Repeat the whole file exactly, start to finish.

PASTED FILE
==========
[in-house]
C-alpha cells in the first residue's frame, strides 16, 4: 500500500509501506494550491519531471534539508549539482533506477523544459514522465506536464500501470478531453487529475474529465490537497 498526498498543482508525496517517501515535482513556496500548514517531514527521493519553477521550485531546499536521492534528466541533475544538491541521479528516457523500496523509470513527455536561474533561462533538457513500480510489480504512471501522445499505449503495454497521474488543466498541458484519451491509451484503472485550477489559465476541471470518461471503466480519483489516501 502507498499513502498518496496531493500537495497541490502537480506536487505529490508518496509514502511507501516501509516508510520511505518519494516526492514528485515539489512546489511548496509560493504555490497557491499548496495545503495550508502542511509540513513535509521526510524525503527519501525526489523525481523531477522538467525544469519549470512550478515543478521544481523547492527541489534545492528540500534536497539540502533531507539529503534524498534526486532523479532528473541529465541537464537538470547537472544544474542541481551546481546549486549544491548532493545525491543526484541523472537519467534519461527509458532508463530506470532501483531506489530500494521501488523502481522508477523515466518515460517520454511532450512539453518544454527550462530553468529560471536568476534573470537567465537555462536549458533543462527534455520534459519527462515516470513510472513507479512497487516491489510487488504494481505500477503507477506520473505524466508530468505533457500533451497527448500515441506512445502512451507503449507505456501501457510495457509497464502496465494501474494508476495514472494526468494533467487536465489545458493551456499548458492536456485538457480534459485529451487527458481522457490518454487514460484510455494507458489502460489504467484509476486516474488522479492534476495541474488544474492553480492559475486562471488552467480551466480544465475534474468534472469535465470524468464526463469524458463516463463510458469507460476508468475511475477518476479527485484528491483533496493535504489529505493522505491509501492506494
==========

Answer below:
[in-house]
C-alpha cells in the first residue's frame, strides 16, 4: 500500500509501506494550491519531471534539508549539482533506477523544459514522465506536464500501470478531453487529475474529465490537497 498526498498543482508525496517517501515535482513556496500548514517531514527521493519553477521550485531546499536521492534528466541533475544538491541521479528516457523500496523509470513527455536561474533561462533538457513500480510489480504512471501522445499505449503495454497521474488543466498541458484519451491509451484503472485550477489559465476541471470518461471503466480519483489516501 502507498499513502498518496496531493500537495497541490502537480506536487505529490508518496509514502511507501516501509516508510520511505518519494516526492514528485515539489512546489511548496509560493504555490497557491499548496495545503495550508502542511509540513513535509521526510524525503527519501525526489523525481523531477522538467525544469519549470512550478515543478521544481523547492527541489534545492528540500534536497539540502533531507539529503534524498534526486532523479532528473541529465541537464537538470547537472544544474542541481551546481546549486549544491548532493545525491543526484541523472537519467534519461527509458532508463530506470532501483531506489530500494521501488523502481522508477523515466518515460517520454511532450512539453518544454527550462530553468529560471536568476534573470537567465537555462536549458533543462527534455520534459519527462515516470513510472513507479512497487516491489510487488504494481505500477503507477506520473505524466508530468505533457500533451497527448500515441506512445502512451507503449507505456501501457510495457509497464502496465494501474494508476495514472494526468494533467487536465489545458493551456499548458492536456485538457480534459485529451487527458481522457490518454487514460484510455494507458489502460489504467484509476486516474488522479492534476495541474488544474492553480492559475486562471488552467480551466480544465475534474468534472469535465470524468464526463469524458463516463463510458469507460476508468475511475477518476479527485484528491483533496493535504489529505493522505491509501492506494